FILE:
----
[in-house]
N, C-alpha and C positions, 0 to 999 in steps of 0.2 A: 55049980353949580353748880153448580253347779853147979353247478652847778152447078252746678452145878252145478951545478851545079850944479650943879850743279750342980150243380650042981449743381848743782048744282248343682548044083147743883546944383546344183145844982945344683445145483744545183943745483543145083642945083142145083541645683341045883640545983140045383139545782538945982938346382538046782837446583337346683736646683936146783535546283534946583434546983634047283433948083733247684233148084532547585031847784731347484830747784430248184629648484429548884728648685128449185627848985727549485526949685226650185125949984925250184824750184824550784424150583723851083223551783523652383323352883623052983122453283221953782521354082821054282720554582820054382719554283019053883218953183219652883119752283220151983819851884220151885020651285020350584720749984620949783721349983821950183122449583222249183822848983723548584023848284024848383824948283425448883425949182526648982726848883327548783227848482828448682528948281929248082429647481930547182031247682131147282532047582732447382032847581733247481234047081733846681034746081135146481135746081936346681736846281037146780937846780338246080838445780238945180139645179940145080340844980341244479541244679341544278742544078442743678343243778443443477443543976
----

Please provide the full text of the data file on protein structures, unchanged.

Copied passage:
[in-house]
N, C-alpha and C positions, 0 to 999 in steps of 0.2 A: 55049980353949580353748880153448580253347779853147979353247478652847778152447078252746678452145878252145478951545478851545079850944479650943879850743279750342980150243380650042981449743381848743782048744282248343682548044083147743883546944383546344183145844982945344683445145483744545183943745483543145083642945083142145083541645683341045883640545983140045383139545782538945982938346382538046782837446583337346683736646683936146783535546283534946583434546983634047283433948083733247684233148084532547585031847784731347484830747784430248184629648484429548884728648685128449185627848985727549485526949685226650185125949984925250184824750184824550784424150583723851083223551783523652383323352883623052983122453283221953782521354082821054282720554582820054382719554283019053883218953183219652883119752283220151983819851884220151885020651285020350584720749984620949783721349983821950183122449583222249183822848983723548584023848284024848383824948283425448883425949182526648982726848883327548783227848482828448682528948281929248082429647481930547182031247682131147282532047582732447382032847581733247481234047081733846681034746081135146481135746081936346681736846281037146780937846780338246080838445780238945180139645179940145080340844980341244479541244679341544278742544078442743678343243778443443477443543976